Whether or not we ever feel that we can be without God, Pope Francis has reminded, that God cannot, however, be without us.
Pope Francis expressed this during his weekly General Audience in St. Peter’s Square this morning, June 7, 2017, as he continued his catecheses on Christian hope, reflecting specifically on the Fatherhood of God.
“Dear brothers and sisters, we are never alone,” Francis underscored. “We can be far, hostile; we can even say we are ‘without God.’ But Jesus Christ’s Gospel reveals to us that God cannot be without us.”
“It is He who cannot be without us, and this is a great mystery!”
This certainty, the Holy Father highlighted, is the source of our hope, which we see in all the invocations of the Our Father.
“When we are in need of help, Jesus does not tell us to be resigned and to shut ourselves in ourselves, but to turn to the Father and to ask Him with trust,” the Pope said, noting: “All our needs, the most evident and daily as food, health, work to that of being forgiven and sustained in temptations, are not the mirror of our solitude: instead, there is a Father who always looks at us with love, and who certainly does not abandon us.”
Francis reminded that when Jesus was asked by his disciples how to pray, He taught them to call God Our Father.
Christianity, the Pope stressed, introduces a great religious ‘revolution,’ through Christ’s command, where we “dare to speak of a transcendent and all-holy God as children speak, with complete trust, to a loving father.”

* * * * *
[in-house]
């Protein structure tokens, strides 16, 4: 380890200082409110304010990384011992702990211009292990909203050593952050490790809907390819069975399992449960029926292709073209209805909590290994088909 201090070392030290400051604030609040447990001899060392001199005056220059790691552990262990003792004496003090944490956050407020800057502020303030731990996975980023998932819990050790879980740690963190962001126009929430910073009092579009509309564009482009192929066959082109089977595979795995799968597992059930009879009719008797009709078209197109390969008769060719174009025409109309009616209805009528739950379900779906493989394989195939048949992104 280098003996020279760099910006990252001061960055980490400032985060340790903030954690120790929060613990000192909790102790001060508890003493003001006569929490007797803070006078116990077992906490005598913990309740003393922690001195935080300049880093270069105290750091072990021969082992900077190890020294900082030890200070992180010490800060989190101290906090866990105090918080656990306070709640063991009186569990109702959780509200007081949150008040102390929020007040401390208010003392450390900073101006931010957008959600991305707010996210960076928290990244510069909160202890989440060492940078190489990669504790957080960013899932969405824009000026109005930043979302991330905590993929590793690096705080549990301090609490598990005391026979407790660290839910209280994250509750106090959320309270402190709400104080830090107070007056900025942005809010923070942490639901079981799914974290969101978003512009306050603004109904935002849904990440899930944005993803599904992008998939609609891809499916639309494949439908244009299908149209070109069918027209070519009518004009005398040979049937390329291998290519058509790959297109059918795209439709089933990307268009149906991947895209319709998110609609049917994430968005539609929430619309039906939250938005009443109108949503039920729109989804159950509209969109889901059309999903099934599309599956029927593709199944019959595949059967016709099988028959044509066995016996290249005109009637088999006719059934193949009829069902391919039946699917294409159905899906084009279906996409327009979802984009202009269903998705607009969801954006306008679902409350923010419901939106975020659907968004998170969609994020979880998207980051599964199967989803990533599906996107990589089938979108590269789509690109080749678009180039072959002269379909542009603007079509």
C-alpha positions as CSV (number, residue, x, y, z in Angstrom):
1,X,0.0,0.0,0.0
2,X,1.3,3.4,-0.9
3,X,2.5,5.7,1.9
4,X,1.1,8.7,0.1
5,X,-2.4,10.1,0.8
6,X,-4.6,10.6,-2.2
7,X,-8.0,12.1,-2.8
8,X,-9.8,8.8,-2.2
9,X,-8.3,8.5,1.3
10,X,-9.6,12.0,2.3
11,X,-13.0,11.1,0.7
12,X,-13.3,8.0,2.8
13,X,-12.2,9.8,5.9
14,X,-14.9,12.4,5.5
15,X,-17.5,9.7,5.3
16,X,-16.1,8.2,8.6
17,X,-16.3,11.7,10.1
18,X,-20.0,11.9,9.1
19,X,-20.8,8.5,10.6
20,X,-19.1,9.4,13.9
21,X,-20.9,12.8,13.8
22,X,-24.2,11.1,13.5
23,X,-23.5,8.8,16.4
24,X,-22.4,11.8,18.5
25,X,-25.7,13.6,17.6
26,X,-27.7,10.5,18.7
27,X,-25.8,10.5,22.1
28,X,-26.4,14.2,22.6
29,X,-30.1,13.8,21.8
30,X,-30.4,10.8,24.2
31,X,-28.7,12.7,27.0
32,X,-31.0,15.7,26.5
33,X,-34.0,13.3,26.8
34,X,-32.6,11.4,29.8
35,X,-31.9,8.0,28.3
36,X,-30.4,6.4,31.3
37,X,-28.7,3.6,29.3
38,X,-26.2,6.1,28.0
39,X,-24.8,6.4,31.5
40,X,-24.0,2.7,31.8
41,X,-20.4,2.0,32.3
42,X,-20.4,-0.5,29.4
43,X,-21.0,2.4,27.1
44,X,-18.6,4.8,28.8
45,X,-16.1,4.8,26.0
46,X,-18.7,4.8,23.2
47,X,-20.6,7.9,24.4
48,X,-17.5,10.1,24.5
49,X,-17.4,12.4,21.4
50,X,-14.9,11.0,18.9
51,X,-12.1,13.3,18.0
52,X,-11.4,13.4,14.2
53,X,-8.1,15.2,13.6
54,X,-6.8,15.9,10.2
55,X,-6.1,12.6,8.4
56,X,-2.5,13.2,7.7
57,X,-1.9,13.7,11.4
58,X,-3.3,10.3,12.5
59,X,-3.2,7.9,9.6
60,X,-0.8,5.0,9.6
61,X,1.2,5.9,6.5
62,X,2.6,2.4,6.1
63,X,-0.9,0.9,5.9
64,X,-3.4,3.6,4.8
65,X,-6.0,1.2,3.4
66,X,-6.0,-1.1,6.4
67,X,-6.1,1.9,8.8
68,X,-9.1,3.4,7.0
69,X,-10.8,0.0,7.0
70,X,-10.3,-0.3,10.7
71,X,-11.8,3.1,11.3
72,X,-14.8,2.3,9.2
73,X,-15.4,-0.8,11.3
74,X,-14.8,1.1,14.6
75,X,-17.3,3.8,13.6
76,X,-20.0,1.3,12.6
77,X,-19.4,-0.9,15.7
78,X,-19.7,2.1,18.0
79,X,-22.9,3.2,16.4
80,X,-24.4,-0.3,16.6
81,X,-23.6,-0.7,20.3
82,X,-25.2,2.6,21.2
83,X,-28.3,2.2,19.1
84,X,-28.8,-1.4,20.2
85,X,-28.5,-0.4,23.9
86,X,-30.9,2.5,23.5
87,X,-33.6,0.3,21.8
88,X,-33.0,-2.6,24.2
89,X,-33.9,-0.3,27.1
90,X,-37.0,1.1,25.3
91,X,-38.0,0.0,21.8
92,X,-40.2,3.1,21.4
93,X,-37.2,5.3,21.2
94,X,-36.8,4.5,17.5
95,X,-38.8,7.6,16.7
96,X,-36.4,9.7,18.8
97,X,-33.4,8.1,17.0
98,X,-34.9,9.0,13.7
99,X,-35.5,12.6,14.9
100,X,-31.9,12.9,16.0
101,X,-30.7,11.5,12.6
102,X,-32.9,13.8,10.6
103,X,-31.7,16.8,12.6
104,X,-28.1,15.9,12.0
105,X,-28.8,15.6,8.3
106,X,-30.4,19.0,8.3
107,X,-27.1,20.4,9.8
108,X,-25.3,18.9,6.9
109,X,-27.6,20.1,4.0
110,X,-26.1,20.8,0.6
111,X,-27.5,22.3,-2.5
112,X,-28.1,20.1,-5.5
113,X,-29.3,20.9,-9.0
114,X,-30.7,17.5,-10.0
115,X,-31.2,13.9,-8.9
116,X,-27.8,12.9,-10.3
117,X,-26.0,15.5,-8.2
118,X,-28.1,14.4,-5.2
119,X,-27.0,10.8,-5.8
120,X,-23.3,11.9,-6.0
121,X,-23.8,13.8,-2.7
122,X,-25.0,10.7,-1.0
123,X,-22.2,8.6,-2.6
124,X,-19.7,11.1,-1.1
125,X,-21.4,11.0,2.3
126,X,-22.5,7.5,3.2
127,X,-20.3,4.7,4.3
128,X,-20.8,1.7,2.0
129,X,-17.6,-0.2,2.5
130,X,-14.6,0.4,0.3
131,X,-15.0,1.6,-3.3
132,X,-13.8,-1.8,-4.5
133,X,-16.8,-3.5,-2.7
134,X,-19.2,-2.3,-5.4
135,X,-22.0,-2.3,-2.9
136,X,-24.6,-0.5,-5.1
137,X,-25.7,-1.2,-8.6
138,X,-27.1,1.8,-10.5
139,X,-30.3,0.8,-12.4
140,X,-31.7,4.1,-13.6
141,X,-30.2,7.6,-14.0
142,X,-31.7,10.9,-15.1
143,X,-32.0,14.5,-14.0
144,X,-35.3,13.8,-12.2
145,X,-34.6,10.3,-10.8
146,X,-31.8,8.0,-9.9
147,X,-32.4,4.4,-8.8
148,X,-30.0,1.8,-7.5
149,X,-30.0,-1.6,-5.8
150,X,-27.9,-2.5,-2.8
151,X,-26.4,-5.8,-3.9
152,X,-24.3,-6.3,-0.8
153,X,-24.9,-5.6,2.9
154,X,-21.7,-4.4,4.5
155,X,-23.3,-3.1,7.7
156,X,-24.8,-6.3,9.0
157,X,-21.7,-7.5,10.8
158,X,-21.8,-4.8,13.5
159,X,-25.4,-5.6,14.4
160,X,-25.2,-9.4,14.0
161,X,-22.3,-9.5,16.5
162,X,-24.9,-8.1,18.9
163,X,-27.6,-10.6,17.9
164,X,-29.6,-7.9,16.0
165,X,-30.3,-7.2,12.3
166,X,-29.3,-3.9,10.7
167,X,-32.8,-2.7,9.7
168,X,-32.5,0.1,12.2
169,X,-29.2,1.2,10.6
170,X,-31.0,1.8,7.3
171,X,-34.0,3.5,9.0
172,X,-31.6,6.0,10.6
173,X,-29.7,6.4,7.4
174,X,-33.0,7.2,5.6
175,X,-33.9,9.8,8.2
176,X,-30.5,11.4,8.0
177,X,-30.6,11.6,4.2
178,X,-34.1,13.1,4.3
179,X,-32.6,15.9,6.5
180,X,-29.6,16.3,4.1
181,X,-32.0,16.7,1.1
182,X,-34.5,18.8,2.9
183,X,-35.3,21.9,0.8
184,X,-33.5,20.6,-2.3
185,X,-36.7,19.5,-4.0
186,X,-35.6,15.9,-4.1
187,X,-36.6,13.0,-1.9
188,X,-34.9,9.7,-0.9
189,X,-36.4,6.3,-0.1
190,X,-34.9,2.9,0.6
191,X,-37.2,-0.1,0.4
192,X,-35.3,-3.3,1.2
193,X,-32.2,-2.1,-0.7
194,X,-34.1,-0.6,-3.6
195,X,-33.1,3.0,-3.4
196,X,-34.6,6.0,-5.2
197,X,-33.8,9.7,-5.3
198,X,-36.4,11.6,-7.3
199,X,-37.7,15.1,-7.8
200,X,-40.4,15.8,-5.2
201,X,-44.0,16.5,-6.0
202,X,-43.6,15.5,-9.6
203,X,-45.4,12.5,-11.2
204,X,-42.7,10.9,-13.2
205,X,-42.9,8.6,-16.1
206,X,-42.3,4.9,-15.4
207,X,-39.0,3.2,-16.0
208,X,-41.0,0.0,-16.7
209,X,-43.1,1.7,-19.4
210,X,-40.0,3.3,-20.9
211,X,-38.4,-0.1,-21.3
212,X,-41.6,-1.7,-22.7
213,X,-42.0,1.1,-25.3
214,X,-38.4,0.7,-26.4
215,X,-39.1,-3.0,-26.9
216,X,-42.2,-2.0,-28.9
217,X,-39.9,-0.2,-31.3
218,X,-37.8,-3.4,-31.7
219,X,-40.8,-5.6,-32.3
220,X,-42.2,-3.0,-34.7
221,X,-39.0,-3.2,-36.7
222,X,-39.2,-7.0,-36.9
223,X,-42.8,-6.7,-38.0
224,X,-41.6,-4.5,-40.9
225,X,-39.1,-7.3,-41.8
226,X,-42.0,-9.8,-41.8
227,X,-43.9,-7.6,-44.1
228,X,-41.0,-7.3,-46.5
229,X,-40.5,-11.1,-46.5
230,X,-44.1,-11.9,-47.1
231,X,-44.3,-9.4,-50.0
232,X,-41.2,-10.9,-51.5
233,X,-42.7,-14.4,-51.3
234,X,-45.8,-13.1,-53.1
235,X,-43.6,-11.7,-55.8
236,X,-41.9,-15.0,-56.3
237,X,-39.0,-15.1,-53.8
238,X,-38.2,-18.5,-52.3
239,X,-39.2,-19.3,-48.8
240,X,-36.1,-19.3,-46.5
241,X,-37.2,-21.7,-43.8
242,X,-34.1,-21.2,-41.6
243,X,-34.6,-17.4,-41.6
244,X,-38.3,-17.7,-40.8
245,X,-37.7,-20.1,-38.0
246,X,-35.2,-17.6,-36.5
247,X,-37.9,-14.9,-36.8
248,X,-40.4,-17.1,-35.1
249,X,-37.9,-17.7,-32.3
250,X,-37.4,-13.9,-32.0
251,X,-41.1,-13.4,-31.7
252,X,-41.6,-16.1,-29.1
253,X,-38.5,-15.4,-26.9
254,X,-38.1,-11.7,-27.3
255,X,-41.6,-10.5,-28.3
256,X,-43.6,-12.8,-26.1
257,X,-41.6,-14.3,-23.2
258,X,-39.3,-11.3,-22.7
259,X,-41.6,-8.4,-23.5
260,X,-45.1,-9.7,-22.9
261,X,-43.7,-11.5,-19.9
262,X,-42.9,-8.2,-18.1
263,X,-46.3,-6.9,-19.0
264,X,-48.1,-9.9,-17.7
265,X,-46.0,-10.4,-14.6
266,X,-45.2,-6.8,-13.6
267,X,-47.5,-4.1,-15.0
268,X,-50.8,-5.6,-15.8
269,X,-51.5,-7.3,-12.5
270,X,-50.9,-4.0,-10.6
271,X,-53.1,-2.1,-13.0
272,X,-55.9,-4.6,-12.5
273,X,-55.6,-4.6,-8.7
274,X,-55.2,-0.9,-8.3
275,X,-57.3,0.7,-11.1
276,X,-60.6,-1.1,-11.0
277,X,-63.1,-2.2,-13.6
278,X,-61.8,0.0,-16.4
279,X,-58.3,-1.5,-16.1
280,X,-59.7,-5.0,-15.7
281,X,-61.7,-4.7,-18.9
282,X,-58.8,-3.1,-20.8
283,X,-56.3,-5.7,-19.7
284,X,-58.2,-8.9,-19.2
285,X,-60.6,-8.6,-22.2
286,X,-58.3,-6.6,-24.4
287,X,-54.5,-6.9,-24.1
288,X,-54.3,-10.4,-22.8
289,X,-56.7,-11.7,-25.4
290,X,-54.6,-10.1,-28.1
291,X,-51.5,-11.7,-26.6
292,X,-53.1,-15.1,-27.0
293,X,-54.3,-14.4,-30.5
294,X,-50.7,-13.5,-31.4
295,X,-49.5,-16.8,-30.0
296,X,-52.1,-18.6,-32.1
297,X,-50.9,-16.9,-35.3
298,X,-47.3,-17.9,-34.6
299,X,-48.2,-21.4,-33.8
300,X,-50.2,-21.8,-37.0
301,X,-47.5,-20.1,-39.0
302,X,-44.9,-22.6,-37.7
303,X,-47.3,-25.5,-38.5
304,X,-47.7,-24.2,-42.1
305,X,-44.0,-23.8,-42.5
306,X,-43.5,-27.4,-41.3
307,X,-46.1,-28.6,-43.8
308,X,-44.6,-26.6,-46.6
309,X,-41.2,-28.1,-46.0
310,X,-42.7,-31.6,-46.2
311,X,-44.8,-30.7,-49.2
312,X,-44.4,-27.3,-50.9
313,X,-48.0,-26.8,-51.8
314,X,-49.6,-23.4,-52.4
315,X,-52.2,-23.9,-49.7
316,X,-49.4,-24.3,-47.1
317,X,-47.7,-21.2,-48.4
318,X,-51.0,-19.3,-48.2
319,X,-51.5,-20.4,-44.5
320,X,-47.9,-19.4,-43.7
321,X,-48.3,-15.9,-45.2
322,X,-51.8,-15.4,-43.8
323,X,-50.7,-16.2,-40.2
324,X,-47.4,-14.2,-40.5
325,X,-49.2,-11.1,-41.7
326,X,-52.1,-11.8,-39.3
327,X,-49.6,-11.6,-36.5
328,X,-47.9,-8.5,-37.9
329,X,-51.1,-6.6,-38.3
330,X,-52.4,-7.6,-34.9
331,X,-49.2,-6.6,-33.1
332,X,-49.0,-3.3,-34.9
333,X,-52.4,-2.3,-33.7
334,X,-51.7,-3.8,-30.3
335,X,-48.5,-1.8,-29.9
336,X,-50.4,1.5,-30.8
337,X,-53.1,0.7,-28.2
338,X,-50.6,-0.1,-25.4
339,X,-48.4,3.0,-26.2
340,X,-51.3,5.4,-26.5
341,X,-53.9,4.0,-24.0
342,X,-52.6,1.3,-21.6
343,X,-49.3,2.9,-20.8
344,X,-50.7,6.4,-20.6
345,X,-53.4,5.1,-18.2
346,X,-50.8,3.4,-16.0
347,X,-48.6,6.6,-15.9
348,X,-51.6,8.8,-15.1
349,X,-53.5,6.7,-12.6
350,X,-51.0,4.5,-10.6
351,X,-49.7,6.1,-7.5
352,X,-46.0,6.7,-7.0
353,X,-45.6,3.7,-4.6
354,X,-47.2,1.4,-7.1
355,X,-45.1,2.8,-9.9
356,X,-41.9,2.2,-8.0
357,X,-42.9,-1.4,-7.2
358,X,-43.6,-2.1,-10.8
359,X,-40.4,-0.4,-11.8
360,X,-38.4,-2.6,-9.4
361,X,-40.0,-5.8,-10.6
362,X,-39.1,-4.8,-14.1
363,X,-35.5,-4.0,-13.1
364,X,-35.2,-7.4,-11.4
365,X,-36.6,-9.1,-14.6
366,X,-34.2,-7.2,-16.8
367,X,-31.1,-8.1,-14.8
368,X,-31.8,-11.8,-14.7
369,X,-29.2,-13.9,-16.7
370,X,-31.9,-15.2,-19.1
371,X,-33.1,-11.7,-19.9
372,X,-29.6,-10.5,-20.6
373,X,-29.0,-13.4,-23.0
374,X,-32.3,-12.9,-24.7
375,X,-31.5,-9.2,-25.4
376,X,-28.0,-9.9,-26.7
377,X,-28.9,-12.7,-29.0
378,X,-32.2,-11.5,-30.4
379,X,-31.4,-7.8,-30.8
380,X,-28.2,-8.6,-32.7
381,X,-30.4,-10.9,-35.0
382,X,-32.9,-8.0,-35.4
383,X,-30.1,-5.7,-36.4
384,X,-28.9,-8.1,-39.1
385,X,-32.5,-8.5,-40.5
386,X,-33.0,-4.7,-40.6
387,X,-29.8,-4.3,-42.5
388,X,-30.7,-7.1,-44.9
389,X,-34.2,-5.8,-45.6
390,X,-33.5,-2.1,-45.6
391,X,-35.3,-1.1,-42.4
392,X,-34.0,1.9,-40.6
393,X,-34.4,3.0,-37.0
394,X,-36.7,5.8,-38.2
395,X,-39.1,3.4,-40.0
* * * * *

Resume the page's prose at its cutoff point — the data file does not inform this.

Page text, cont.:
In the parable of the merciful father, who welcomes his prodigal son with supreme forgiveness, the Jesuit Pope recalled, Jesus speaks to us of the father’s unconditional love. St. Paul, in his Letters, Francis also pointed out, twice repeats the original Aramaic word used by Jesus in his prayer: “Abba” (cf. Rom 8:15; Gal 4:6).
Because we are God’s adoptive sons and daughters in the Holy Spirit, the Jesuit Pontiff reminded, “we share in the intimate relationship between Jesus and the Father, and this is the basis of our sure hope in God’s saving help.”
“Now I propose something to you: every one of us has so many problems, so many needs,” the Pope said, “let us think, a bit, in silence, of these problems and these needs. We also think of the Father, of our Father,” he added, “who cannot be without us, and who is looking at us at this moment. And all together, with trust and hope, we pray: ‘Our Father, Who art in Heaven . . .’”
Pope Francis concluded, asking those present to join him in saying the prayer, and reminding them that when they do so, they are confirmed in the knowledge that, in His merciful love, our heavenly Father watches over them, responds to their petitions, and never abandons them.
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